Scanning Life's Matrix: Genes, Proteins, and Small Molecules

Lecture 1 – Reading Genes and Genomes

by Eric S. Lander, PhD

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  1.  1.  Start of Lecture 1
  2.  2.  Introduction by HHMI President Dr. Thomas Cech
  3.  3.  Introductory interview with Dr. Eric Lander
  4.  4.  Geneticists are interested in human variation
  5.  5.  Roots of genetics in the age of exploration
  6.  6.  Gregor Mendel's original study and its rediscovery in 1900
  7.  7.  Review of genetic advances in the 20th century
  8.  8.  The genome as nature's experimental notes
  9.  9.  Reading DNA helps us understand disease
  10. 10.  Finding disease genes by tracing lineage and chromosome walking
  11. 11.  Genetic basis of cystic fibrosis
  12. 12.  The origin and goal of the Human Genome Project
  13. 13.  Demonstration: The '80s way of sequencing DNA
  14. 14.  Video: Today's way of sequencing DNA
  15. 15.  The human genome sequencing timeline
  16. 16.  Sequencing the mouse genome
  17. 17.  Q&A: Does "junk" DNA cause problems in interpreting the genome?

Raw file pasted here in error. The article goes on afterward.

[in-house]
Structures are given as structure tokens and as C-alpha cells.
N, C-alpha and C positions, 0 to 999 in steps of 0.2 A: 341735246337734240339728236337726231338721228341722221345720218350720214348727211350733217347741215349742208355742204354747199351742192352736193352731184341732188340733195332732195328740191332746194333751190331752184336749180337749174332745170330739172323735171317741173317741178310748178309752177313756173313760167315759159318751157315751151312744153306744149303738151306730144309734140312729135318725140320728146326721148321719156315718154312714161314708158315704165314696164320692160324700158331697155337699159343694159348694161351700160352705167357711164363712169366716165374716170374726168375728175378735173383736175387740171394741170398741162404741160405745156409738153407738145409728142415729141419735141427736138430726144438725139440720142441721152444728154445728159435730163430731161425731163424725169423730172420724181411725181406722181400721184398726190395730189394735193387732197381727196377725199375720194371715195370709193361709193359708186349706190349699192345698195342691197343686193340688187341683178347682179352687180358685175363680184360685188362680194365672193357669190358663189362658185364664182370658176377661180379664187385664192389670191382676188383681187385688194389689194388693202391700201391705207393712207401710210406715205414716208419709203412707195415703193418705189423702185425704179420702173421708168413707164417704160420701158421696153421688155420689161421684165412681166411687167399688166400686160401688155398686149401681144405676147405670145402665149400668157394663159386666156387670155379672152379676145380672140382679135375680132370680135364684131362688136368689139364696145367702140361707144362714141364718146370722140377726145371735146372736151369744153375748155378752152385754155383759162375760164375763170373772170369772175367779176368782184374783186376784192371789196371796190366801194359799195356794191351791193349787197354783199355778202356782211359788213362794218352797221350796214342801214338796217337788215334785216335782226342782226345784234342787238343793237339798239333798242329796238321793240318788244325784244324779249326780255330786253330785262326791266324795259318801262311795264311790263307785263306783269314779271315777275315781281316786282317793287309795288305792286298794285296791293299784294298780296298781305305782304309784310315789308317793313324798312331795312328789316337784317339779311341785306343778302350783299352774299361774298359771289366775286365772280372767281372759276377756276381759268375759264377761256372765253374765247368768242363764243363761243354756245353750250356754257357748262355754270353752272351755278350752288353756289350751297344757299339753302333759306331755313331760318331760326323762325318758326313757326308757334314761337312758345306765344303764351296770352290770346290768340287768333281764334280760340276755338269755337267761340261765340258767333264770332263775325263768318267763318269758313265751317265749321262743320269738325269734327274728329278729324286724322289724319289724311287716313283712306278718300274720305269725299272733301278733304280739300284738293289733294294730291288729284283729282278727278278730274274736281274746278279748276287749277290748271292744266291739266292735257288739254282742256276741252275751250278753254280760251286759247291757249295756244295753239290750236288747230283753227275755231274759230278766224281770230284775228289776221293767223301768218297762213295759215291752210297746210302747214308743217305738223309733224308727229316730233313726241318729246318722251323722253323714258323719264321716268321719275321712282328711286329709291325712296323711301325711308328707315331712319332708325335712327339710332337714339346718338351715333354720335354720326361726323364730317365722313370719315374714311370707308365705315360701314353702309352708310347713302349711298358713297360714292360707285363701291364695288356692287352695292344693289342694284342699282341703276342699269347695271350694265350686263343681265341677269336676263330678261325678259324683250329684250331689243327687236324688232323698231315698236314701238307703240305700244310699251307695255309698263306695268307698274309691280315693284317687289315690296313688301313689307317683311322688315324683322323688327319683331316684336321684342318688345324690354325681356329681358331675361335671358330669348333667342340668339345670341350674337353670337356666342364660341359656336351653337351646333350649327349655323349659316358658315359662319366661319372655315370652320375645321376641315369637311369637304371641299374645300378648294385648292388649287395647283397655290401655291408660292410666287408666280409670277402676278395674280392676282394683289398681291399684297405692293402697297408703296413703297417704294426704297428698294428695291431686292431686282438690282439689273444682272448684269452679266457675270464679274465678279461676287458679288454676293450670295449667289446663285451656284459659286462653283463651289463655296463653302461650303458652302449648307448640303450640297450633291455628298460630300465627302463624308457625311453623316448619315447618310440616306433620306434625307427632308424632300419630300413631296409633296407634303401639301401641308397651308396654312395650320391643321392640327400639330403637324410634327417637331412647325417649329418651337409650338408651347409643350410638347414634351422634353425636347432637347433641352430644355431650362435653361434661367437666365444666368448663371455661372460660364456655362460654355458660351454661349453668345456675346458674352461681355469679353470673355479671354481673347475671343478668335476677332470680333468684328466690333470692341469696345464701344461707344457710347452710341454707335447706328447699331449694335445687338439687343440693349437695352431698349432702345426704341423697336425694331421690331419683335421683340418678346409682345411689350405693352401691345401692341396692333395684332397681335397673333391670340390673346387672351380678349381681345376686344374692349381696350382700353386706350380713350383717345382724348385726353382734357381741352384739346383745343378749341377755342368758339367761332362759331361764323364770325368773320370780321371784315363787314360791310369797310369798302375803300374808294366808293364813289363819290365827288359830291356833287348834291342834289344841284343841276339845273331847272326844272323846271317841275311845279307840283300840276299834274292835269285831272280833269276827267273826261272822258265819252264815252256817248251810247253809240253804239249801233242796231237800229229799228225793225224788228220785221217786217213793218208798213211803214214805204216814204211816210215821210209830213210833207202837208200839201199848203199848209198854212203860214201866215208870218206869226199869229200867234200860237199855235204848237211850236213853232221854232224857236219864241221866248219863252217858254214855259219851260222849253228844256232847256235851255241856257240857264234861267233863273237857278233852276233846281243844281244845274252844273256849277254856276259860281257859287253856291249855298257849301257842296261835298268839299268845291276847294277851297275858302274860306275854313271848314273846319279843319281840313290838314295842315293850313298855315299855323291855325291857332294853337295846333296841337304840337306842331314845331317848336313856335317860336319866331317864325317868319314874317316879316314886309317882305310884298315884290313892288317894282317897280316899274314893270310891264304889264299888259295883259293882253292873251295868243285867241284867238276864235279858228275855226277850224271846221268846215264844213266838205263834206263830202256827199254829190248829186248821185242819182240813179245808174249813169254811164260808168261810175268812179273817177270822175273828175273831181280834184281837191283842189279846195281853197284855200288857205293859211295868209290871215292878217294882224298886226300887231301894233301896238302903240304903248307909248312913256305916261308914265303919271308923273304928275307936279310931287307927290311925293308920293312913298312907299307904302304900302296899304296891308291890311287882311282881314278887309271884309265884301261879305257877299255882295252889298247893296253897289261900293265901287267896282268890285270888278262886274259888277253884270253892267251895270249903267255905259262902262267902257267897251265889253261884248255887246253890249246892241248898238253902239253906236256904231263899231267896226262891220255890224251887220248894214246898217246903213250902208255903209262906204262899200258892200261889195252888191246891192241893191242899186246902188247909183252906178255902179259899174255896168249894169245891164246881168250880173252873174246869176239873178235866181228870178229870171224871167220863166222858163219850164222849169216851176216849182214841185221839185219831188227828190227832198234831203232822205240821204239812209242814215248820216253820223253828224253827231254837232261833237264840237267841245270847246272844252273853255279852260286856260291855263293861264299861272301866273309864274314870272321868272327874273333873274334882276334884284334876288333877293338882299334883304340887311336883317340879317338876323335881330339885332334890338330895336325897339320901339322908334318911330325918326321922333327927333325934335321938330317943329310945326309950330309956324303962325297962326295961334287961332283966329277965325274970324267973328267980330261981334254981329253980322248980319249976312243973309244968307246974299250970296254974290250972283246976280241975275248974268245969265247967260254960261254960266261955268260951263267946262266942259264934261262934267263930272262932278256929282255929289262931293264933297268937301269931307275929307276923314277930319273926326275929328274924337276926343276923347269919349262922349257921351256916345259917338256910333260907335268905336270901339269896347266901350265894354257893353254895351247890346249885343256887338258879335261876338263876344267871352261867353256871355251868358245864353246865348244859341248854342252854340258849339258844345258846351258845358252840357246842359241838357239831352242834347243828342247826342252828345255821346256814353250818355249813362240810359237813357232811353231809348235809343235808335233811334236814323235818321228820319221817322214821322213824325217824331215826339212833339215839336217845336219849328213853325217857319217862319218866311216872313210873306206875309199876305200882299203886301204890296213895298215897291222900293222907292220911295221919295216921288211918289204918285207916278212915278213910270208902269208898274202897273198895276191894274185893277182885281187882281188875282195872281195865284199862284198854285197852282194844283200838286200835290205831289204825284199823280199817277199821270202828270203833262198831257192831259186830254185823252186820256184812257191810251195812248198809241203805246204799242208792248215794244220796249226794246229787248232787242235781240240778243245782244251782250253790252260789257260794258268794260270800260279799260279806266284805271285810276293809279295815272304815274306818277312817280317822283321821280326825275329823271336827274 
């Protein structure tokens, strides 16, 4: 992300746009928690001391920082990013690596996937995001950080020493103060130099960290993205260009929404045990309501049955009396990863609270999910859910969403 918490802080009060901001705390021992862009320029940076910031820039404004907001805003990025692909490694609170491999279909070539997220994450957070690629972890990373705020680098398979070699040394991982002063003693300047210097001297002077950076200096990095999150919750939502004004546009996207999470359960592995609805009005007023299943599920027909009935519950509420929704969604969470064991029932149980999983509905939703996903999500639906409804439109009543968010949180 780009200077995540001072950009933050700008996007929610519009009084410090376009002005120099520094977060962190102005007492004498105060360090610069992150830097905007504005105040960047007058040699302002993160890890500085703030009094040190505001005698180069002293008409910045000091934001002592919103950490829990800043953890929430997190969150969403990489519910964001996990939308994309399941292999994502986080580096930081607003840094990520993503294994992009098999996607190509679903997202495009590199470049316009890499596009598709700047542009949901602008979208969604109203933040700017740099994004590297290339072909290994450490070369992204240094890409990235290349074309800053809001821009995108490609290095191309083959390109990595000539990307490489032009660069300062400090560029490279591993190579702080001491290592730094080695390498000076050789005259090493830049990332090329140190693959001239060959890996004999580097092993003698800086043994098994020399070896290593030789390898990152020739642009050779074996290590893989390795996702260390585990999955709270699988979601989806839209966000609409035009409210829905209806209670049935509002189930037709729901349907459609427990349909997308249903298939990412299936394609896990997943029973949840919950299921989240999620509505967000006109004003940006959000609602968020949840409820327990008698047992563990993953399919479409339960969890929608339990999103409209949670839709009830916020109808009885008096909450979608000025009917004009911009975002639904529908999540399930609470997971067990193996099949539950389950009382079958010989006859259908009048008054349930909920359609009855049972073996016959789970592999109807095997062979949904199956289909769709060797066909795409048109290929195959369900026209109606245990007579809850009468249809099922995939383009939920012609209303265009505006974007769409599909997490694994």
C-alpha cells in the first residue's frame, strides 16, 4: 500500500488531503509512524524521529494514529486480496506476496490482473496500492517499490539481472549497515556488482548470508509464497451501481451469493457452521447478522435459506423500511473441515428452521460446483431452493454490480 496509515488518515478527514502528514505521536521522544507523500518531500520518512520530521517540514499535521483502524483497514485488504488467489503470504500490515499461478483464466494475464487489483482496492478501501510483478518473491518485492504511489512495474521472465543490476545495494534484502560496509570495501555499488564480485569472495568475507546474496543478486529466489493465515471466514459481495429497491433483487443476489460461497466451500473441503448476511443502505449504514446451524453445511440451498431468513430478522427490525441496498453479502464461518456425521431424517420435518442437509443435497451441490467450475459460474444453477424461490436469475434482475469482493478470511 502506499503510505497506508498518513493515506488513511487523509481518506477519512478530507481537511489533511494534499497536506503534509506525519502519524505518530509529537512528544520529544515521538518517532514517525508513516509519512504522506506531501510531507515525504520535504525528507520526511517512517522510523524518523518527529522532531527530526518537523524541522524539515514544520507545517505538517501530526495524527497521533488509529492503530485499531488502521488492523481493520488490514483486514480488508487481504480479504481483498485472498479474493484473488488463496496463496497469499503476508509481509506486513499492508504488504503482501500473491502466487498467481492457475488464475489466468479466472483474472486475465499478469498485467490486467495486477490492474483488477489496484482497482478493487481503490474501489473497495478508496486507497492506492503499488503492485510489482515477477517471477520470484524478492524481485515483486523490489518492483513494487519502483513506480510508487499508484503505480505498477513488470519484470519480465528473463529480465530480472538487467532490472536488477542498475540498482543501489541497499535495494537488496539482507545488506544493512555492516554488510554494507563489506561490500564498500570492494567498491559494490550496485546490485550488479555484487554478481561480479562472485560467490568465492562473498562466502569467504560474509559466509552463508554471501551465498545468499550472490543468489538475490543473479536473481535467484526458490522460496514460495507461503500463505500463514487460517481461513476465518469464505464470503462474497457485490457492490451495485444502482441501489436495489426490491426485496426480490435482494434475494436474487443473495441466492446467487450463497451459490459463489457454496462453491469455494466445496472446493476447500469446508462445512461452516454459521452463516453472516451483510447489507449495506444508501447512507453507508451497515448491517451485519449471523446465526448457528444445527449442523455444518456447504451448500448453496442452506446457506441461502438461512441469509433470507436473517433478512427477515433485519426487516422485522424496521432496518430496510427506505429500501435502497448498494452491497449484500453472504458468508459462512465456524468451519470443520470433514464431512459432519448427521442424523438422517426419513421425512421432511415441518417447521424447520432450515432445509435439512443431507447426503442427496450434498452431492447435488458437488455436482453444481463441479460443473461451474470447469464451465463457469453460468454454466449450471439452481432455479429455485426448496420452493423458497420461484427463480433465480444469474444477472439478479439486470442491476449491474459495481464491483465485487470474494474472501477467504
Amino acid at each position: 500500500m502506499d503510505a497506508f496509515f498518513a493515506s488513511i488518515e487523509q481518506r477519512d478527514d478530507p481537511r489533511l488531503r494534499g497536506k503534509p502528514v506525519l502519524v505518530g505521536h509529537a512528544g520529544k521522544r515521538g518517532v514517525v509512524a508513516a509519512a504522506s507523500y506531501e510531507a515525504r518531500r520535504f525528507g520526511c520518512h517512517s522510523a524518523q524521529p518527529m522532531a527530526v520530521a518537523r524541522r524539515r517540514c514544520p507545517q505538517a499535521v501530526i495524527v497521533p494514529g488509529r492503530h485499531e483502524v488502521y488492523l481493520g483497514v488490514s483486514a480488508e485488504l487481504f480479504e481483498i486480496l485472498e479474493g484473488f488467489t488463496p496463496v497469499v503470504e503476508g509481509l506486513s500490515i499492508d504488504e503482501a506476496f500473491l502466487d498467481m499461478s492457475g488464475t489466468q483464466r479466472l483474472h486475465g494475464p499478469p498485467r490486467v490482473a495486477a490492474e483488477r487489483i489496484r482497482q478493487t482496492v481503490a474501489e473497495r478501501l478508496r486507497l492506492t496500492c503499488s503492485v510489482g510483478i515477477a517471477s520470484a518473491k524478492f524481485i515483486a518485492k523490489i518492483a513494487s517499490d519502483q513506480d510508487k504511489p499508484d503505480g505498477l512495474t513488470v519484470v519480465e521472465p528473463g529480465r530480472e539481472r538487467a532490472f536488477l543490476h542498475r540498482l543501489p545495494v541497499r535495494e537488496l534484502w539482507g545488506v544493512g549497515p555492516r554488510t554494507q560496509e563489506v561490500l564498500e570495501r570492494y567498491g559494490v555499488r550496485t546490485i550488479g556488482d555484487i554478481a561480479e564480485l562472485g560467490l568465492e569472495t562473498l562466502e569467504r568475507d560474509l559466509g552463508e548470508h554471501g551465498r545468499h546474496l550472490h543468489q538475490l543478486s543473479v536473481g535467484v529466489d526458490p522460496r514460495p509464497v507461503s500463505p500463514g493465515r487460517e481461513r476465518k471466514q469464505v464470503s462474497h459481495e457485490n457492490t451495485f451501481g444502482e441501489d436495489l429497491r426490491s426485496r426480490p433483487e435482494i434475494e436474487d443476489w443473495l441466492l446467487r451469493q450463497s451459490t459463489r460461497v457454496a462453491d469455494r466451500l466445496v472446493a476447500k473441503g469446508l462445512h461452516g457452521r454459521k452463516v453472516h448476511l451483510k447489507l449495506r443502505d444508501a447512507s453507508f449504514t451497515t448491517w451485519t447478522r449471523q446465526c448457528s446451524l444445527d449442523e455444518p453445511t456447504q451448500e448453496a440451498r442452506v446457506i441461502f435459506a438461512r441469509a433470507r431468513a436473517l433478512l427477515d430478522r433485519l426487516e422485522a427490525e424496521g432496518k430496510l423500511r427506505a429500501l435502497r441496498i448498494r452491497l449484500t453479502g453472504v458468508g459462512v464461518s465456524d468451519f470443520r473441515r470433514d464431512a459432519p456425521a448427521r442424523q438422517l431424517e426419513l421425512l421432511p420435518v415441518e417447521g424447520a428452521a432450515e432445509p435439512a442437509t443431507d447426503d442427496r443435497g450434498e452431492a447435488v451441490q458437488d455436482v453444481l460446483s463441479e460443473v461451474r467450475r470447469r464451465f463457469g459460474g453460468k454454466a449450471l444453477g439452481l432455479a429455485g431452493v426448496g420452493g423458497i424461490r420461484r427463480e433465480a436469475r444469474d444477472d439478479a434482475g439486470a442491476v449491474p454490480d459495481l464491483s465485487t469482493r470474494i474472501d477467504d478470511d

18. 18.  Q&A: Are most diseases caused by small changes in DNA?
  19. 19.  Q&A: Do genes involved in the same disease have the same promoter?
  20. 20.  Q&A: Could you talk about gene therapy?
  21. 21.  Q&A: What ethical problems do you run into?
  22. 22.  How big is the human genome?
  23. 23.  Video: New York's Fifth Avenue as the human genome
  24. 24.  Finding genes in the genome
  25. 25.  Distribution of genes in the human genome
  26. 26.  The human genome has surprisingly few genes
  27. 27.  Are vertebrate genes different from other species' genes?
  28. 28.  Many vertebrate genes arose from gene duplication followed by variation
  29. 29.  Human and mouse comparisons: The mouse as a model for humans
  30. 30.  Human and mouse comparisons: Genomic similarities
  31. 31.  Human and mouse comparisons: Finding conserved sequences
  32. 32.  Challenges of today and challenges of the future
  33. 33.  Q&A: What is currently being done to figure out non-coding DNA?
  34. 34.  Q&A: How do you prevent the symptoms of the disease PKU?
  35. 35.  Q&A: How would you identify non-disease traits?
  36. 36.  Q&A: Is it possible to treat genetic diseases with proteins?
  37. 37.  Closing remarks by HHMI President Dr. Thomas Cech


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